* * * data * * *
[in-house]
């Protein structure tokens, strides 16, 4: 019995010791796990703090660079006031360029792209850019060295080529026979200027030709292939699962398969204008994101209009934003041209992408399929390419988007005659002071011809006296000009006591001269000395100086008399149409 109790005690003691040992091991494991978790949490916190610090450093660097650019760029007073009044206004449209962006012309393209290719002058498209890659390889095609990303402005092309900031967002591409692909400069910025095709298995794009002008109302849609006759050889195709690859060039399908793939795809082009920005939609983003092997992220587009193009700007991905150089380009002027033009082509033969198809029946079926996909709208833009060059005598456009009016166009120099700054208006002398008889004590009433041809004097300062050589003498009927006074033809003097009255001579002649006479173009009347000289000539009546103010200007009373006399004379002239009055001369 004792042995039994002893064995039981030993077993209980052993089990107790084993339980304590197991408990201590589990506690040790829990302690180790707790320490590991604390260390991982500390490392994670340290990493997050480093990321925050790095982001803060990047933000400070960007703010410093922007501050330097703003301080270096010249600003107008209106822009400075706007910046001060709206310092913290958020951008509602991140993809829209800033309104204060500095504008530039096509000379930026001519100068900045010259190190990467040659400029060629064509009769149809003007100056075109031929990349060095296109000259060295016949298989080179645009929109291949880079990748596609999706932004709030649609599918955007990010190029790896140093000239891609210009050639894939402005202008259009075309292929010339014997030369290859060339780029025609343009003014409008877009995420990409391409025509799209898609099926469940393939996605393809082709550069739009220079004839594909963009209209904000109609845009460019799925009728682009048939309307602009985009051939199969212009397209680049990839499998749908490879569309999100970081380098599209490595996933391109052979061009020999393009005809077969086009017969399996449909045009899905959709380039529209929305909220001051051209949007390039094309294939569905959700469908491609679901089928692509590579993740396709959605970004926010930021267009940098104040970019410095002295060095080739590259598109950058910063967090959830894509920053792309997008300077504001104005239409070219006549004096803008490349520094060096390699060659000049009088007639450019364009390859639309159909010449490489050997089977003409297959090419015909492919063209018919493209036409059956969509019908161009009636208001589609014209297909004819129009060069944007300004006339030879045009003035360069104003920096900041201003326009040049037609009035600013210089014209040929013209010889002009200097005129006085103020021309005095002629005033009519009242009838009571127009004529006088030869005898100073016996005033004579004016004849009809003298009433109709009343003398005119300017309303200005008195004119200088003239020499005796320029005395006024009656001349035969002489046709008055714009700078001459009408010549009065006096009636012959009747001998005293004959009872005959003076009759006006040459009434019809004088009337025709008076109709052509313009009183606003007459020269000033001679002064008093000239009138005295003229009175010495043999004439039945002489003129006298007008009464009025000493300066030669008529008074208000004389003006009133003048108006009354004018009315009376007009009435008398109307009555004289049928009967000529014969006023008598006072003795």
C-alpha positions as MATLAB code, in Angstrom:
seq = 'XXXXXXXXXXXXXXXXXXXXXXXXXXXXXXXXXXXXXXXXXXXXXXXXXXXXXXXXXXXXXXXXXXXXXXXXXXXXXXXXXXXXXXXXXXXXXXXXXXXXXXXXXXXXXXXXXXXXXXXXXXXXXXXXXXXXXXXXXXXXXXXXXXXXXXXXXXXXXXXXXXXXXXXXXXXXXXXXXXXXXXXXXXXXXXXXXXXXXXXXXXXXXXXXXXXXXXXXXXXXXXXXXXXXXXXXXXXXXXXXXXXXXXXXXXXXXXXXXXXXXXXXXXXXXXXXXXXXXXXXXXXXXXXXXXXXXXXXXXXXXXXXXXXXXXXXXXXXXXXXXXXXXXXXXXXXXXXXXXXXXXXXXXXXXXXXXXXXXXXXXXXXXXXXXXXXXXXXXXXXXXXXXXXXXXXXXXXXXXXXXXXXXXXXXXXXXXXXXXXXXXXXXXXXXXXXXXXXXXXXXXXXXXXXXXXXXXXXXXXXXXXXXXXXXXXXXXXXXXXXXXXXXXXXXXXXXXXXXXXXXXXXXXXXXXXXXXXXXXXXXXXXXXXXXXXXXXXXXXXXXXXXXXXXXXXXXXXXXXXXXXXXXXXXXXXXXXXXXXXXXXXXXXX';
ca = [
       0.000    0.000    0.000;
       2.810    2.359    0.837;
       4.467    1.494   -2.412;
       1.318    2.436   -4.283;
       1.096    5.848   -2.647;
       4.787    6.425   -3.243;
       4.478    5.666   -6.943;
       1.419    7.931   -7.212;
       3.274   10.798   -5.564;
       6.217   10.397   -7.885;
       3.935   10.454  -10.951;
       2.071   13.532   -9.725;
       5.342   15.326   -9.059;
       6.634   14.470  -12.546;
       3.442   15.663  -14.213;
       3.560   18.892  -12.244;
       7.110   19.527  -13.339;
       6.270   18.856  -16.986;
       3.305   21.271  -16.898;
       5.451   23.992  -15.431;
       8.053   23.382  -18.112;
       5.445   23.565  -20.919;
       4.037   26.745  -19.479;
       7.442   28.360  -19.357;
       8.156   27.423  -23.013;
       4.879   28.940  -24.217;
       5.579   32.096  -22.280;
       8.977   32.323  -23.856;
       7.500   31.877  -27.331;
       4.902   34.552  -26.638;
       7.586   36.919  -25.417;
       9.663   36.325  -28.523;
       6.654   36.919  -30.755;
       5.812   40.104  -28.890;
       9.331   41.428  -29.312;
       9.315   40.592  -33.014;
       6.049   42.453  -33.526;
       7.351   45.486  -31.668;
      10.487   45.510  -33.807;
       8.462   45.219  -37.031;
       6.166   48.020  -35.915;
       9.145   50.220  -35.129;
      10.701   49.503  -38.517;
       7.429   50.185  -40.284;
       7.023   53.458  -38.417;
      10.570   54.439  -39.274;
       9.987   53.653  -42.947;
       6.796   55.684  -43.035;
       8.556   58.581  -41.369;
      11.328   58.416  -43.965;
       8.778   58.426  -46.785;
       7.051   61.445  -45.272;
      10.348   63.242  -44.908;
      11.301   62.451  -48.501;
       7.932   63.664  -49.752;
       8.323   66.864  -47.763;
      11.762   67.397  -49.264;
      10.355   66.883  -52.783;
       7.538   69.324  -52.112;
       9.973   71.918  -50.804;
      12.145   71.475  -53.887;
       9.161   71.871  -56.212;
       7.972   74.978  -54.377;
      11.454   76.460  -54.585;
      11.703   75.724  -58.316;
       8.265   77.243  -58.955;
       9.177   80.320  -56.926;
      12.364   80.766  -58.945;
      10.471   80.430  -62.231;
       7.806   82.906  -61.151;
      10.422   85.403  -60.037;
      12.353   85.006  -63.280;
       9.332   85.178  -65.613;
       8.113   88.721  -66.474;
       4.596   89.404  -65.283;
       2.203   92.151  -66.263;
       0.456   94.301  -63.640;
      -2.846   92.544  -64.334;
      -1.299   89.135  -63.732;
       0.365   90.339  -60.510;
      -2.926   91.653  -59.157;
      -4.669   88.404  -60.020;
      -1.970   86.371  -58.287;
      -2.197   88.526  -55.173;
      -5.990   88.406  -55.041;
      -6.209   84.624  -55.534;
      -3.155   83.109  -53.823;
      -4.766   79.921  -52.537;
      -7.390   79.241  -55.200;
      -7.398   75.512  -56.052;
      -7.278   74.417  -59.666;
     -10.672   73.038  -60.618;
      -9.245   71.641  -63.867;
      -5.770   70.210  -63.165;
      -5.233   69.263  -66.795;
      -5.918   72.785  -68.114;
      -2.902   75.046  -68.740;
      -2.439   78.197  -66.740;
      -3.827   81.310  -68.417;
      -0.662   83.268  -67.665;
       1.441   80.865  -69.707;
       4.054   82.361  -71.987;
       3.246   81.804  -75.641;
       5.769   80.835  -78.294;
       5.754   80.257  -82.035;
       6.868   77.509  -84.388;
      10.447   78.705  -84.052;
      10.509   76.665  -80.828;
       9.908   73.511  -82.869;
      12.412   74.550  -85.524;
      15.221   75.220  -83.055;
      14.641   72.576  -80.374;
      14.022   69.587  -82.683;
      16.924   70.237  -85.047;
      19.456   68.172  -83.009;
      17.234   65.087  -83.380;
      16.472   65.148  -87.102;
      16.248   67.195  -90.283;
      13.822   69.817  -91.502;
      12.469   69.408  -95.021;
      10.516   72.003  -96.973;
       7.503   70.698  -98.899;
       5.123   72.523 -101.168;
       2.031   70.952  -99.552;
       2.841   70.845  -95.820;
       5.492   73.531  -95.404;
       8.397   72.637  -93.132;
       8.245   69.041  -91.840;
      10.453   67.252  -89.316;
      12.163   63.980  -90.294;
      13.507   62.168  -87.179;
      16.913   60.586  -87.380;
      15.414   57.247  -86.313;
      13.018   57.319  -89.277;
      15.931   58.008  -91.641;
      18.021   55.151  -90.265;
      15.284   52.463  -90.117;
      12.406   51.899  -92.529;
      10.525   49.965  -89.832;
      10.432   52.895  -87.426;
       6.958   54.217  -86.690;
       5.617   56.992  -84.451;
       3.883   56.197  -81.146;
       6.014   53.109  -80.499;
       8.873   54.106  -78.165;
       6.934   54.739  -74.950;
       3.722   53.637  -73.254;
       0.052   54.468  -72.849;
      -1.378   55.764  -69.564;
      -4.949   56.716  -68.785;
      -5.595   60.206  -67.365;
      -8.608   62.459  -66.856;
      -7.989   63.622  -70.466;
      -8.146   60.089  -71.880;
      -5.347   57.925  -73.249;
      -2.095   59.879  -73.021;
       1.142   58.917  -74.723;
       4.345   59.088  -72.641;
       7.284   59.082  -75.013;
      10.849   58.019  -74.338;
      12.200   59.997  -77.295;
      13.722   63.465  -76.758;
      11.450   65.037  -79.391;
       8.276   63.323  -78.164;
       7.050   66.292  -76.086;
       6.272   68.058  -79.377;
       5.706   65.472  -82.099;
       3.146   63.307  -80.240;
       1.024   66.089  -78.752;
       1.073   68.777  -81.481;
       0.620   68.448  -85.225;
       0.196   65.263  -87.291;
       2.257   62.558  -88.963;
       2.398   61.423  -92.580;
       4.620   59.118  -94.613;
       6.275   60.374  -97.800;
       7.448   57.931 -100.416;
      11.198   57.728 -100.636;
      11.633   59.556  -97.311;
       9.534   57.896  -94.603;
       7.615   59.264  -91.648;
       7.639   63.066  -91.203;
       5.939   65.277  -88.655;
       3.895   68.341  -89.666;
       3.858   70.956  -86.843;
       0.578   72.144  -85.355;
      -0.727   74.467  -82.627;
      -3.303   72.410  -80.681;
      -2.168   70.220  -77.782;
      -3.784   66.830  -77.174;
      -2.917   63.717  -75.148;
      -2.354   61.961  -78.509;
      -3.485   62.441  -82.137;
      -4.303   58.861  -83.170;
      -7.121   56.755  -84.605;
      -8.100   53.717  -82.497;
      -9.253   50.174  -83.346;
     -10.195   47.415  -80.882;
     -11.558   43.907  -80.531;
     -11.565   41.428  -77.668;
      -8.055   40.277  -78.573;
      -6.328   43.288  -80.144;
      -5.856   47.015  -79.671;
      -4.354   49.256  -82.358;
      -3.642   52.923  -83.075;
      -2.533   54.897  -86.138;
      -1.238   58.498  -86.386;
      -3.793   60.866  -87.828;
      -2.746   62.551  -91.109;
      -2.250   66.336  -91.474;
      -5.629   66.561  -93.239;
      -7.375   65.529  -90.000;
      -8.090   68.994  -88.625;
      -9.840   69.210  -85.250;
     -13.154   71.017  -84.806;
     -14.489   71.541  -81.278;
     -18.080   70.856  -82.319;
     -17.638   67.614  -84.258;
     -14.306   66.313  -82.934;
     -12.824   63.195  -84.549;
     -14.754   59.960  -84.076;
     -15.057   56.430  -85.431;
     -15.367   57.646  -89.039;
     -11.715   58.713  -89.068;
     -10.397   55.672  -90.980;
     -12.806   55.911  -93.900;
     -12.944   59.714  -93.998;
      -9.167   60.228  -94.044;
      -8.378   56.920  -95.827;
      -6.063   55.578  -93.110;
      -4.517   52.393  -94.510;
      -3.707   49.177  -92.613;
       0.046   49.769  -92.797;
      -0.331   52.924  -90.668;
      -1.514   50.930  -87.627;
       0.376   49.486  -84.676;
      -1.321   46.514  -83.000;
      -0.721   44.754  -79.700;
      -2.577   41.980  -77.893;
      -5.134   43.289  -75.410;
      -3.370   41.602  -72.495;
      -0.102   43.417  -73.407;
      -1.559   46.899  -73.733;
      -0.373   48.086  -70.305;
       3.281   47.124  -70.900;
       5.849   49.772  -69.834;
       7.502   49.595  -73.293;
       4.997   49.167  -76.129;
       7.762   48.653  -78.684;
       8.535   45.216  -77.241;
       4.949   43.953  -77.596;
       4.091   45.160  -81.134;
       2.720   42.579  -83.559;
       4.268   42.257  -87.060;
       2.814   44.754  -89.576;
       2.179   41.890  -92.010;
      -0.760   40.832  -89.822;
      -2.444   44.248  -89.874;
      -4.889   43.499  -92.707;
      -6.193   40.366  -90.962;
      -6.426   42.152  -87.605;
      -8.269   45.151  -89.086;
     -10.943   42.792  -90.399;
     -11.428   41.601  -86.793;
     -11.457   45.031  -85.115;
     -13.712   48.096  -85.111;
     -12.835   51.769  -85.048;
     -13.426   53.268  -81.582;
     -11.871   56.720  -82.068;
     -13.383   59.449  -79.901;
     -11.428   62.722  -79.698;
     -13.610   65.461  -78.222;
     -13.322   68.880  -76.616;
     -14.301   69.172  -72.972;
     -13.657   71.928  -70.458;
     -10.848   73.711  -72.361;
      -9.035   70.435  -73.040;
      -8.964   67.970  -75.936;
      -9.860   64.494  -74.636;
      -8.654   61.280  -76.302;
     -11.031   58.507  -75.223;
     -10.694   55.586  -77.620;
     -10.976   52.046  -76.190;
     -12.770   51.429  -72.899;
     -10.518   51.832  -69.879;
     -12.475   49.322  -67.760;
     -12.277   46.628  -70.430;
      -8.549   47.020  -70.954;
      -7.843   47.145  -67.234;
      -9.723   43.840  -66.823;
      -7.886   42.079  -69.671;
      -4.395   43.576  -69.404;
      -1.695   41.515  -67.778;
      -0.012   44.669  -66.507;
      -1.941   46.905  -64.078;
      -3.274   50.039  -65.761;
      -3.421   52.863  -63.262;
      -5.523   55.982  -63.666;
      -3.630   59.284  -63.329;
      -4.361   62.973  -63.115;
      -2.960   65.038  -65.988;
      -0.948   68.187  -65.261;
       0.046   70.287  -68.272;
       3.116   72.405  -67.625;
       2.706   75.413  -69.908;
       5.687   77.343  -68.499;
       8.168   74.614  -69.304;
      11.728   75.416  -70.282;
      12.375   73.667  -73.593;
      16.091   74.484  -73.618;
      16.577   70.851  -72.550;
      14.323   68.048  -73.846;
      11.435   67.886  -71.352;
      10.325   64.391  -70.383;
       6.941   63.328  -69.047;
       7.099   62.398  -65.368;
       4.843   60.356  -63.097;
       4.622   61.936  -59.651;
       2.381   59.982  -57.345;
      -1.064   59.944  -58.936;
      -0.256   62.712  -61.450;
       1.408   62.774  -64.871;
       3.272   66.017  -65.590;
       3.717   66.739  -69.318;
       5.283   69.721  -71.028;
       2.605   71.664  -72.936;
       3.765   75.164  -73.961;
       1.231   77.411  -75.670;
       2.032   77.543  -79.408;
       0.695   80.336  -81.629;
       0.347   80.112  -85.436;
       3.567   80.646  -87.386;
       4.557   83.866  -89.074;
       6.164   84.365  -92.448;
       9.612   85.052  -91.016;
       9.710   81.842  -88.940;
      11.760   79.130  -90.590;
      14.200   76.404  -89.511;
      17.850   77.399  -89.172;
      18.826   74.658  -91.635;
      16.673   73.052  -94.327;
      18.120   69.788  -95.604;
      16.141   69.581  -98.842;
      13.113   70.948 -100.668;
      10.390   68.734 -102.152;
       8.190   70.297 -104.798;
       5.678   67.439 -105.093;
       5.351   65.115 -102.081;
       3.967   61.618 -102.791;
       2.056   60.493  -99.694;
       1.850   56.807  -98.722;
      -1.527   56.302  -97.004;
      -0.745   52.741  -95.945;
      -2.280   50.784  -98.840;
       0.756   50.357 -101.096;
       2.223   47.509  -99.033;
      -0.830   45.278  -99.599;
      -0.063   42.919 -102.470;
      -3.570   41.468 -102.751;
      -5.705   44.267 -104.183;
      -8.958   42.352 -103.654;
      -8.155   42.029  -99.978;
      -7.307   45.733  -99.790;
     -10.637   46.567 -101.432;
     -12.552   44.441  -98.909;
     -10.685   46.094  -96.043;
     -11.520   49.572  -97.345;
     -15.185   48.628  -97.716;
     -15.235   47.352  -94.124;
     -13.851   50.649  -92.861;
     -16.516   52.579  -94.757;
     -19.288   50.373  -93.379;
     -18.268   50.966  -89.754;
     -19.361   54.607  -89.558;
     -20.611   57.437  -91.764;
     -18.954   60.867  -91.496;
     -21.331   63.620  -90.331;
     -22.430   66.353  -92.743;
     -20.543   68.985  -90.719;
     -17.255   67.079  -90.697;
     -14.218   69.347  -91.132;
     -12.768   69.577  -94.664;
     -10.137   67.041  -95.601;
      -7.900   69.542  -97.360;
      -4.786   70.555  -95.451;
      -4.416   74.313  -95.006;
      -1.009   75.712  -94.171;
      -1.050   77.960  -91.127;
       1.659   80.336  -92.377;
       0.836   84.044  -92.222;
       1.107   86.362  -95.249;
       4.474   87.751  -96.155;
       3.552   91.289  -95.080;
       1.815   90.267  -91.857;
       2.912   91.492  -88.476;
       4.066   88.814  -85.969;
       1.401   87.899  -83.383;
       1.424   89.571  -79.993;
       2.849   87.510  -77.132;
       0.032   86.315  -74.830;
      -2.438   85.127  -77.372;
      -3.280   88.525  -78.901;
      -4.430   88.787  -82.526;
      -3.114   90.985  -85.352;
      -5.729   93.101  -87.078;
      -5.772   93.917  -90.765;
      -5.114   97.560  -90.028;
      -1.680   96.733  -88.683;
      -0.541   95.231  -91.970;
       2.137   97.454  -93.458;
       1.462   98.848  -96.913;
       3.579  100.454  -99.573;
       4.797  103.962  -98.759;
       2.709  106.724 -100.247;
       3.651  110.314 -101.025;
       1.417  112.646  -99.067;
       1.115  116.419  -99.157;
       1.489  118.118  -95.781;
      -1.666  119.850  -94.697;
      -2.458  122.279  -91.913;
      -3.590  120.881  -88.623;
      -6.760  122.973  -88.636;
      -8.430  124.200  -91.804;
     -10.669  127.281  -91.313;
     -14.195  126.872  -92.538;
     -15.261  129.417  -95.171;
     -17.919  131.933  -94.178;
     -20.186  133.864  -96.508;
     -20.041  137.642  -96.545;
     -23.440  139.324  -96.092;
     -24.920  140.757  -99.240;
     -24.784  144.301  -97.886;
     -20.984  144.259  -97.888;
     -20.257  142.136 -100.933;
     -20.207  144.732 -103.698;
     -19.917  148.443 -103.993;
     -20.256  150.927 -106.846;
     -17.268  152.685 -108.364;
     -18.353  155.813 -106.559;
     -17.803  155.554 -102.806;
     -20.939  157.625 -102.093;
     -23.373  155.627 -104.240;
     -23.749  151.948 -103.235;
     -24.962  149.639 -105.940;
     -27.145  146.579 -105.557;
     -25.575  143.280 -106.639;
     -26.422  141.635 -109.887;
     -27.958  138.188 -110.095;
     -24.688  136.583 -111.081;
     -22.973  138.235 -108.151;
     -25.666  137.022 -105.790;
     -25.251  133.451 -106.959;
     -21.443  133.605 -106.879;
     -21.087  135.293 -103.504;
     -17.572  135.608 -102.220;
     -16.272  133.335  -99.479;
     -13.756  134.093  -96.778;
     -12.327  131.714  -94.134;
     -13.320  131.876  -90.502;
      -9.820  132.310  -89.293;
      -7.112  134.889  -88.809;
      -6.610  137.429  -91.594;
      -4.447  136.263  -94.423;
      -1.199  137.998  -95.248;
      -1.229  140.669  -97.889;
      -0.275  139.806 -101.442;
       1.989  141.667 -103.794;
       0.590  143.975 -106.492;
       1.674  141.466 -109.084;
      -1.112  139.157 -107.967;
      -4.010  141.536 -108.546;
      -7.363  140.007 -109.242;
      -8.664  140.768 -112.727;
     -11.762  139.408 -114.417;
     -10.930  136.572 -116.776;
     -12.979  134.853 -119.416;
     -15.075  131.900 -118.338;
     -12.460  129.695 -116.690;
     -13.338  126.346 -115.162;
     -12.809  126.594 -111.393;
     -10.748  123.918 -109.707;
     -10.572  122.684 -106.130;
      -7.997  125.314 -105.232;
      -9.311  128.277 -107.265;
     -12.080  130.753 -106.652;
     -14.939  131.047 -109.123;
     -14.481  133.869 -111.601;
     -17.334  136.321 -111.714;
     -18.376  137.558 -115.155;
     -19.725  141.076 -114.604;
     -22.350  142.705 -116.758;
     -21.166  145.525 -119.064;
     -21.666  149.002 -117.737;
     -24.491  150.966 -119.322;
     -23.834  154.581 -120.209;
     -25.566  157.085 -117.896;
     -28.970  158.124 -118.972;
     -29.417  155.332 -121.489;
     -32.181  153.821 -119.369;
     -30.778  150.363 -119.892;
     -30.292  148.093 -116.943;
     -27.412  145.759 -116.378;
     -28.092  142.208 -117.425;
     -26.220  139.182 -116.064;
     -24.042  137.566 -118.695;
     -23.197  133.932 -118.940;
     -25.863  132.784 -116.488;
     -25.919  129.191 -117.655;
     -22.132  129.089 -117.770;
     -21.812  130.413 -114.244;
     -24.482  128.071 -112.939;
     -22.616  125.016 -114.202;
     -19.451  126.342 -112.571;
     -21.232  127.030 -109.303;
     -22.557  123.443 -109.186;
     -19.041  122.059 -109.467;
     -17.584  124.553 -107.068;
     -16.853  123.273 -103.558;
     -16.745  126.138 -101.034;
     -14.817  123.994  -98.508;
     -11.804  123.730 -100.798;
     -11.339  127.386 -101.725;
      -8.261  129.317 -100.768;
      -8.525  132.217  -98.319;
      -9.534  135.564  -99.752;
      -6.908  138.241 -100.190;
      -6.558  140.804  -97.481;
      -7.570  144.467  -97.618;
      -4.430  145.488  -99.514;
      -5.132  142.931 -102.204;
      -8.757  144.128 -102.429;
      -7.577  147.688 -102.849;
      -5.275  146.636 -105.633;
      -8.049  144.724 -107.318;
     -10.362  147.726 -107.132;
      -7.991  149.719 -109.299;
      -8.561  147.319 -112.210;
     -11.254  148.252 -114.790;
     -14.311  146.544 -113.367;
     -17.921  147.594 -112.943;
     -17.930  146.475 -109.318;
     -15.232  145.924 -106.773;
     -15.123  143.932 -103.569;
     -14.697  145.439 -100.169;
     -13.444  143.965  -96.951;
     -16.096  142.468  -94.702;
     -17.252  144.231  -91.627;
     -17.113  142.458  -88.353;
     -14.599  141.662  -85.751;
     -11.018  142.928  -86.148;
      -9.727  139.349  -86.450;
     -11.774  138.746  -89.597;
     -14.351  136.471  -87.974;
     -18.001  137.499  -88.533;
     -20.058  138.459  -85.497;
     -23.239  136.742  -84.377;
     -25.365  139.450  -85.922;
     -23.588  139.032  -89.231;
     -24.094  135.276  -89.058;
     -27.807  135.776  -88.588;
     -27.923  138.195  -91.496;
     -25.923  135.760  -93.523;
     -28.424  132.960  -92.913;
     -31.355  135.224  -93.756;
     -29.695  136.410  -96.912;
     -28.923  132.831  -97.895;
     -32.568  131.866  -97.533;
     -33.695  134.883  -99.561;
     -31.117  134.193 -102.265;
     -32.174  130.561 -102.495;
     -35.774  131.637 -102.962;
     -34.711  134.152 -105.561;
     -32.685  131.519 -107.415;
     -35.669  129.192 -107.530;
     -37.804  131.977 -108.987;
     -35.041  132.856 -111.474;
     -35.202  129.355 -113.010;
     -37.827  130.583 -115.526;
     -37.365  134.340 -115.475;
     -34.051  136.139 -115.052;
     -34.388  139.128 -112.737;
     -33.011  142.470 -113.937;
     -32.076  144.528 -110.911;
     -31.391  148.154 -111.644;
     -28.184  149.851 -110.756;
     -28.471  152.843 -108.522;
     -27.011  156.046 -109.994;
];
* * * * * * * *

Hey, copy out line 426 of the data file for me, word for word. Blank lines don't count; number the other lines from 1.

      -3.590  120.881  -88.623;